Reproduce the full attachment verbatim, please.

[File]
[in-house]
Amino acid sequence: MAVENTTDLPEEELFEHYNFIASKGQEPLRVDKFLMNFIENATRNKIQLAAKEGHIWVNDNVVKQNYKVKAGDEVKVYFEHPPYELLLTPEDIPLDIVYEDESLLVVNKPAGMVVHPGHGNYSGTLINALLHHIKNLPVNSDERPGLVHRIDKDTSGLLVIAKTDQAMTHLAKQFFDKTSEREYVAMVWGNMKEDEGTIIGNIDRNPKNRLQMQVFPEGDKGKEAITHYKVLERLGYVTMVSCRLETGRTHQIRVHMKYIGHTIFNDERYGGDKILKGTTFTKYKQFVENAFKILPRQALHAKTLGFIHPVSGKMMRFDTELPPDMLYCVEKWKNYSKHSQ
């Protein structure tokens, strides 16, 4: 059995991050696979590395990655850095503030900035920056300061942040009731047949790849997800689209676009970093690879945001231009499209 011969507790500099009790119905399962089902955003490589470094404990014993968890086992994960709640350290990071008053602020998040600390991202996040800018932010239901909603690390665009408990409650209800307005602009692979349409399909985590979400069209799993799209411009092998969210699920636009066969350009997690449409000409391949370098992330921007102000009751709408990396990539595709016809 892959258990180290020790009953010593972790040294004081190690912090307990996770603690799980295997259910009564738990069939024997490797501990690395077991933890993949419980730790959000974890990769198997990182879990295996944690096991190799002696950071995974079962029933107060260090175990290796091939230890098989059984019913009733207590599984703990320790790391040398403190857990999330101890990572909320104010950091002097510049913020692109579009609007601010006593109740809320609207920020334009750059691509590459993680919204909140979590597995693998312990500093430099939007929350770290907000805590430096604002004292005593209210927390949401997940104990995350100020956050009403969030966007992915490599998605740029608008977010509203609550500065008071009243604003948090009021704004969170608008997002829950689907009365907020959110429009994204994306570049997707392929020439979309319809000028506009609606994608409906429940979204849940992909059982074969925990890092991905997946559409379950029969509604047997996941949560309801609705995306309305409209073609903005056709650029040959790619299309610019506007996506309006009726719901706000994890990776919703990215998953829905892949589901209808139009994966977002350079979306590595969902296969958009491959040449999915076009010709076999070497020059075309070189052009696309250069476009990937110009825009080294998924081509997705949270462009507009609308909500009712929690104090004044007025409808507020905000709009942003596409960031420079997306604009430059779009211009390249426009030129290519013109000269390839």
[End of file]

[in-house]
Amino acid sequence: MAVENTTDLPEEELFEHYNFIASKGQEPLRVDKFLMNFIENATRNKIQLAAKEGHIWVNDNVVKQNYKVKAGDEVKVYFEHPPYELLLTPEDIPLDIVYEDESLLVVNKPAGMVVHPGHGNYSGTLINALLHHIKNLPVNSDERPGLVHRIDKDTSGLLVIAKTDQAMTHLAKQFFDKTSEREYVAMVWGNMKEDEGTIIGNIDRNPKNRLQMQVFPEGDKGKEAITHYKVLERLGYVTMVSCRLETGRTHQIRVHMKYIGHTIFNDERYGGDKILKGTTFTKYKQFVENAFKILPRQALHAKTLGFIHPVSGKMMRFDTELPPDMLYCVEKWKNYSKHSQ
């Protein structure tokens, strides 16, 4: 059995991050696979590395990655850095503030900035920056300061942040009731047949790849997800689209676009970093690879945001231009499209 011969507790500099009790119905399962089902955003490589470094404990014993968890086992994960709640350290990071008053602020998040600390991202996040800018932010239901909603690390665009408990409650209800307005602009692979349409399909985590979400069209799993799209411009092998969210699920636009066969350009997690449409000409391949370098992330921007102000009751709408990396990539595709016809 892959258990180290020790009953010593972790040294004081190690912090307990996770603690799980295997259910009564738990069939024997490797501990690395077991933890993949419980730790959000974890990769198997990182879990295996944690096991190799002696950071995974079962029933107060260090175990290796091939230890098989059984019913009733207590599984703990320790790391040398403190857990999330101890990572909320104010950091002097510049913020692109579009609007601010006593109740809320609207920020334009750059691509590459993680919204909140979590597995693998312990500093430099939007929350770290907000805590430096604002004292005593209210927390949401997940104990995350100020956050009403969030966007992915490599998605740029608008977010509203609550500065008071009243604003948090009021704004969170608008997002829950689907009365907020959110429009994204994306570049997707392929020439979309319809000028506009609606994608409906429940979204849940992909059982074969925990890092991905997946559409379950029969509604047997996941949560309801609705995306309305409209073609903005056709650029040959790619299309610019506007996506309006009726719901706000994890990776919703990215998953829905892949589901209808139009994966977002350079979306590595969902296969958009491959040449999915076009010709076999070497020059075309070189052009696309250069476009990937110009825009080294998924081509997705949270462009507009609308909500009712929690104090004044007025409808507020905000709009942003596409960031420079997306604009430059779009211009390249426009030129290519013109000269390839």